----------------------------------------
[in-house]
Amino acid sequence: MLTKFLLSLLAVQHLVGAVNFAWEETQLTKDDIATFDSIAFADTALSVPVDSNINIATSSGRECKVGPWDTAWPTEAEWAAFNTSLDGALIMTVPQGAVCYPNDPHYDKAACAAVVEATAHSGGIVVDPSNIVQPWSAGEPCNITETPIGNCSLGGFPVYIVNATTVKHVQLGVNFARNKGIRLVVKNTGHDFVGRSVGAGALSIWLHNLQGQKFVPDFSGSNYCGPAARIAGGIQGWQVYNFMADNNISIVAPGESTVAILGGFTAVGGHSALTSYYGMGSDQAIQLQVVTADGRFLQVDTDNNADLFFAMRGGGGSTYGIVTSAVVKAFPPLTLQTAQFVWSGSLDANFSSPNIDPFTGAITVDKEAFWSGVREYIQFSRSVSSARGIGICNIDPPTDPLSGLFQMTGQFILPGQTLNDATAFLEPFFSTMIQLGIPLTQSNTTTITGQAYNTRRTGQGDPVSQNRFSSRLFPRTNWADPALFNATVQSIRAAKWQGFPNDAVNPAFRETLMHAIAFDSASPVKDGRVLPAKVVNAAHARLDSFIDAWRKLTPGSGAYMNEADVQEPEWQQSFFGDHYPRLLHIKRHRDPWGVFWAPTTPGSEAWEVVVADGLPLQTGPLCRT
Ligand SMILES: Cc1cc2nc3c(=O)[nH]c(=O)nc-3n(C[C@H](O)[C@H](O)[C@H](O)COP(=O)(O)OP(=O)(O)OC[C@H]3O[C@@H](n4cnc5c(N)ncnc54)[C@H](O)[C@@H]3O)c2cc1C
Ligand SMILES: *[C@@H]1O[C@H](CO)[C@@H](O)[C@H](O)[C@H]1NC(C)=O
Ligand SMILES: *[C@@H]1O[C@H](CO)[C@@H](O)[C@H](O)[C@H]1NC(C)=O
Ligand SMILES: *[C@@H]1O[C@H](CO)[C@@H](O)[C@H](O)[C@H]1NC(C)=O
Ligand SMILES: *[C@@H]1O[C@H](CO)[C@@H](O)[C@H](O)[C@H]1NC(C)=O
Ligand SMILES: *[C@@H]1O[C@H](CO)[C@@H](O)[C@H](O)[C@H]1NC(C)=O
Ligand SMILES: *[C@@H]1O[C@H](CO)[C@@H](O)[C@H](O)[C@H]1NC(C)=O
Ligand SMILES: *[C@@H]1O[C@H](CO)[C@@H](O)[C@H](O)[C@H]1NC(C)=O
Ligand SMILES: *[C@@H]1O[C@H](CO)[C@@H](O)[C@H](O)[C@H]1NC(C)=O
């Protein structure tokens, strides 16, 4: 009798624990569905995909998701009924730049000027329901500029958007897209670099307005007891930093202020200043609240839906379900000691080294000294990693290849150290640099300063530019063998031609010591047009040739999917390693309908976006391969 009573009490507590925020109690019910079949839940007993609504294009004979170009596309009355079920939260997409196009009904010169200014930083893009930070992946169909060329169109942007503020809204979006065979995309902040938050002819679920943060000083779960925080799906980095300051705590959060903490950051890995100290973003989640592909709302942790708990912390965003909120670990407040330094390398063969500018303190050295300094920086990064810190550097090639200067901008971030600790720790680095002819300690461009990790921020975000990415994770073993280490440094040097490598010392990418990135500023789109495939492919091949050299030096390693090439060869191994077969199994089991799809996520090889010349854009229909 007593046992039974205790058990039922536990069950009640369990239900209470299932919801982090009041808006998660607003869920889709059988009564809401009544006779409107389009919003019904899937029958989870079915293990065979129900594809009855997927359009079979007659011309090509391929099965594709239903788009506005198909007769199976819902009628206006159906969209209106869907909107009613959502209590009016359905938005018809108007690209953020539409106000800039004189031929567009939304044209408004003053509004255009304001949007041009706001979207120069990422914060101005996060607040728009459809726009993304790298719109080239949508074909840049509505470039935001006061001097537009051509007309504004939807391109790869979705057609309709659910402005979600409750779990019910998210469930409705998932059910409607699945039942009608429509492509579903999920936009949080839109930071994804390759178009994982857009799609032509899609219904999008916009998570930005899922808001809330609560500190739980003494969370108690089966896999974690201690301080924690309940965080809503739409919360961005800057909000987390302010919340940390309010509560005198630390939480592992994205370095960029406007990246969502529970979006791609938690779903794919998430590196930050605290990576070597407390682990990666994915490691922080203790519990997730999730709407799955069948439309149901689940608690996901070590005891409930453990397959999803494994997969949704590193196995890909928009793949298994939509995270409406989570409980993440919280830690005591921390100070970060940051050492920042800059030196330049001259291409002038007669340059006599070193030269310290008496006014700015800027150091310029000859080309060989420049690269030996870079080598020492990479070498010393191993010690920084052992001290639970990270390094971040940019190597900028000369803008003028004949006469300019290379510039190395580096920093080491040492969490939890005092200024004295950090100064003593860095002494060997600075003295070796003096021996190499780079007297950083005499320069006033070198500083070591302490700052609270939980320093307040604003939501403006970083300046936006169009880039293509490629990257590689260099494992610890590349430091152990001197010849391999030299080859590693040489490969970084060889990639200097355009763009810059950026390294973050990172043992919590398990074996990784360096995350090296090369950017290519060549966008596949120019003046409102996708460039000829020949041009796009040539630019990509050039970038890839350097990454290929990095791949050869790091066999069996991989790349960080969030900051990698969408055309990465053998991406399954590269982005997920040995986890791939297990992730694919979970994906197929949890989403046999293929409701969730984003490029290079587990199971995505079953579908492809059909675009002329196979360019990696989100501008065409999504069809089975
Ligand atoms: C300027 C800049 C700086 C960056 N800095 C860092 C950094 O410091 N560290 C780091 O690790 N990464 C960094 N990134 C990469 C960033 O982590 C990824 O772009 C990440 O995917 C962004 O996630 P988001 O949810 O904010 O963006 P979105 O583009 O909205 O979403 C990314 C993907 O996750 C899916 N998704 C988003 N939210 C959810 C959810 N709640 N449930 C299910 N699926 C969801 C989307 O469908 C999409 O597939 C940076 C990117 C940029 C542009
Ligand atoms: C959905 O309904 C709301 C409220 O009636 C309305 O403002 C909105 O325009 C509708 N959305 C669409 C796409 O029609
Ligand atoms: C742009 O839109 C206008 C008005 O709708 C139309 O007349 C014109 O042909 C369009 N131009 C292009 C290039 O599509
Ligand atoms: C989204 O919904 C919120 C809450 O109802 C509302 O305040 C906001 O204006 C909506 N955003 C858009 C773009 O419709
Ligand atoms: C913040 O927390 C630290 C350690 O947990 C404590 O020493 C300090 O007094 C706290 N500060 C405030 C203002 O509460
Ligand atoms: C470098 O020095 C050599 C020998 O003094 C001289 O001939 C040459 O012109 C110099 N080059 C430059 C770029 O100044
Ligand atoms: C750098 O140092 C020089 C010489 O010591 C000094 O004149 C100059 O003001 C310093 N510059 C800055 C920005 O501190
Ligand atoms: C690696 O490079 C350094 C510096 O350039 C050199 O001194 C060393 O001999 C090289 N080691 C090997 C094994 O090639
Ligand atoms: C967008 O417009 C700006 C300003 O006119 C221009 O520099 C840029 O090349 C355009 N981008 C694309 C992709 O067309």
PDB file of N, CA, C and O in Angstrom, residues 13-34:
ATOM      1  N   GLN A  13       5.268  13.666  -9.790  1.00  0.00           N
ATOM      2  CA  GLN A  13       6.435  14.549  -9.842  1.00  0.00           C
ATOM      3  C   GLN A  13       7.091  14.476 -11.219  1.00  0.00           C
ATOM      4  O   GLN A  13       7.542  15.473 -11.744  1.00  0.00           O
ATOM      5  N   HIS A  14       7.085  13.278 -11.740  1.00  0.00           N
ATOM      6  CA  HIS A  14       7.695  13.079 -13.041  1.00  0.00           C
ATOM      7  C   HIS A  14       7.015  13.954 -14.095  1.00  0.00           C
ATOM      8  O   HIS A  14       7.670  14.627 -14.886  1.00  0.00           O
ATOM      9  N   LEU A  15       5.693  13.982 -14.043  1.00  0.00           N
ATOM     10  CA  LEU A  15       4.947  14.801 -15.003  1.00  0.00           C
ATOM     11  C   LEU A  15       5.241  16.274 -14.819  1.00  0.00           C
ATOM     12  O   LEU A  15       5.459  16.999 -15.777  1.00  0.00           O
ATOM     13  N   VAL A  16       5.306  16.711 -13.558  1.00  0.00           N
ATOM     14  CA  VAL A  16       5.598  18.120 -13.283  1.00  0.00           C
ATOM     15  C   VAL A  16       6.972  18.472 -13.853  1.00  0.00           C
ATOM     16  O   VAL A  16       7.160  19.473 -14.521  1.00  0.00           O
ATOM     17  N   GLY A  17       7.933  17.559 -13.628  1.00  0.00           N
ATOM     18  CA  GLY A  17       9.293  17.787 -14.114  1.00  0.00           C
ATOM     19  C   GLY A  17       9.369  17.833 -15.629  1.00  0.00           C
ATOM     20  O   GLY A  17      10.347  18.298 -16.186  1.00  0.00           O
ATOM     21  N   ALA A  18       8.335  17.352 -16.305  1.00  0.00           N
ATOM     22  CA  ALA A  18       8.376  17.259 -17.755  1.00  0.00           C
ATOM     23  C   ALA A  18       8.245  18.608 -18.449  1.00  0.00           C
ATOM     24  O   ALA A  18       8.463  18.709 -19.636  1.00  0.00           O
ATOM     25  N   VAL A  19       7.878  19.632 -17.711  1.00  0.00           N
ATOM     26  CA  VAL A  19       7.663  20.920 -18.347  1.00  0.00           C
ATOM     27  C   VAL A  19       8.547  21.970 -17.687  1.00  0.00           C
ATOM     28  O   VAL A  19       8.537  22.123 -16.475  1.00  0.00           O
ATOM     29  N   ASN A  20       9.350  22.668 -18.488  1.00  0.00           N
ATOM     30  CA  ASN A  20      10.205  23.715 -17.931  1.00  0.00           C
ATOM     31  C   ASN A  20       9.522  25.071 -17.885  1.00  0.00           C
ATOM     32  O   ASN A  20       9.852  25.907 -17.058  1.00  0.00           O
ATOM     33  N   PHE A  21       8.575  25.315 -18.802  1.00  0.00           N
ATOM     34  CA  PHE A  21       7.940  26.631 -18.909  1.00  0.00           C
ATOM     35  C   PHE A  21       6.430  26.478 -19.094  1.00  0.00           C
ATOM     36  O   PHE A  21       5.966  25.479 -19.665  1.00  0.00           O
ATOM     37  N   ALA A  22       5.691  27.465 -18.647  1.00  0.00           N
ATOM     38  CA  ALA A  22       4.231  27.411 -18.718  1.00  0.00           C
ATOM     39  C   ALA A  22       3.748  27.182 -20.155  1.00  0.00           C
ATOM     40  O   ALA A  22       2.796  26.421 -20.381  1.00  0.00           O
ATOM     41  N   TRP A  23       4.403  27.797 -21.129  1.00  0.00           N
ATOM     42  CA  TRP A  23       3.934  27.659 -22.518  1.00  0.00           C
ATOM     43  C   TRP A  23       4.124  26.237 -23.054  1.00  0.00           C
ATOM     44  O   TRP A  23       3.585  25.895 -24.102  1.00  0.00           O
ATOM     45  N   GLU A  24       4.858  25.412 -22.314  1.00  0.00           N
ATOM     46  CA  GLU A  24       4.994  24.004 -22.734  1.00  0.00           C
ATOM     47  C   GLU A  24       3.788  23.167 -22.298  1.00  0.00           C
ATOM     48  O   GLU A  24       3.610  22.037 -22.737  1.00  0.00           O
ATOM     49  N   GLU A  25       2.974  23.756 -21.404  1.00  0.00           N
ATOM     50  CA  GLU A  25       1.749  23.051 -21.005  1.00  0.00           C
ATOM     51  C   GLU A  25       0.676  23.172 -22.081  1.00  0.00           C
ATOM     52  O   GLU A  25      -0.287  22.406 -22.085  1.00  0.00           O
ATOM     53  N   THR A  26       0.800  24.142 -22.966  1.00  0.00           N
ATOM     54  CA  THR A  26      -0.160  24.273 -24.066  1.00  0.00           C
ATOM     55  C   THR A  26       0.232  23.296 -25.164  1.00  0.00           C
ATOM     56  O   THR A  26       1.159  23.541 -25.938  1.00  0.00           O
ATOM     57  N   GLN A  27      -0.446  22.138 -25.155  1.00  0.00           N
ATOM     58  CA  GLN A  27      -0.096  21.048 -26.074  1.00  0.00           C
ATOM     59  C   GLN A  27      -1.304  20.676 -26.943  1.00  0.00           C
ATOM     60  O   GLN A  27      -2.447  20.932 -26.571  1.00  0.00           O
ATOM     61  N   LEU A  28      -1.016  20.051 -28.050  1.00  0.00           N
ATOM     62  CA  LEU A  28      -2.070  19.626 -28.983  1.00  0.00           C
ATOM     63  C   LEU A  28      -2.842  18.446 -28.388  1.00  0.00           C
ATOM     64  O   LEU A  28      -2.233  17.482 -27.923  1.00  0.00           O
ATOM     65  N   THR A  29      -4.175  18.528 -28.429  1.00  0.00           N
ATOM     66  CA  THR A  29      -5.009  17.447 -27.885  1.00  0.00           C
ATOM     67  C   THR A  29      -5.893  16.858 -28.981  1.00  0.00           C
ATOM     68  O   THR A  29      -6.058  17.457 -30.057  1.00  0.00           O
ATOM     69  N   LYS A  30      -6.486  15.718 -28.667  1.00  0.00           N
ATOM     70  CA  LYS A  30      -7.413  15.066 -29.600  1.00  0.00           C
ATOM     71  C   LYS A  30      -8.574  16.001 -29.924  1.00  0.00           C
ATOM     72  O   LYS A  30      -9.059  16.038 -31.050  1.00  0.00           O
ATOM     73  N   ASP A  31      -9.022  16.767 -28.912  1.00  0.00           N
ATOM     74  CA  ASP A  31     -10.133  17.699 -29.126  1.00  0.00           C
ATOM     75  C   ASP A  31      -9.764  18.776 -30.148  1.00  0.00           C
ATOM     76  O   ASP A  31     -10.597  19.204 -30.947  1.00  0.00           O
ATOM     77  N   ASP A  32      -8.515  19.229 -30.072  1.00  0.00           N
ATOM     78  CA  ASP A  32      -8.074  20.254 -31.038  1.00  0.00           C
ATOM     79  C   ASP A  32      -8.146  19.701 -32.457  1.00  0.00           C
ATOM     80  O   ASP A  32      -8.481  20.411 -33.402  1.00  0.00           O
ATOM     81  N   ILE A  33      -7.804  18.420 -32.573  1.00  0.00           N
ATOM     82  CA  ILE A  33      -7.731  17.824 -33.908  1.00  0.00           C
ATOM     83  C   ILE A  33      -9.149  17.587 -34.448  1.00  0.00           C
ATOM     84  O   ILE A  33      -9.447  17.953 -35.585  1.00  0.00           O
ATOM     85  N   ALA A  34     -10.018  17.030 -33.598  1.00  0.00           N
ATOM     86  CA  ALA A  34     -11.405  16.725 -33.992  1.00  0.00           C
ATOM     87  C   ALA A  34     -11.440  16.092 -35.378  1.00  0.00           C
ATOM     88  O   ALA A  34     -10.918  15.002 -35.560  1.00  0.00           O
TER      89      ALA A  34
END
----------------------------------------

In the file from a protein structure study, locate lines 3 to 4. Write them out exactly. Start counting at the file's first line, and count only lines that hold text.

Ligand SMILES: Cc1cc2nc3c(=O)[nH]c(=O)nc-3n(C[C@H](O)[C@H](O)[C@H](O)COP(=O)(O)OP(=O)(O)OC[C@H]3O[C@@H](n4cnc5c(N)ncnc54)[C@H](O)[C@@H]3O)c2cc1C
Ligand SMILES: *[C@@H]1O[C@H](CO)[C@@H](O)[C@H](O)[C@H]1NC(C)=O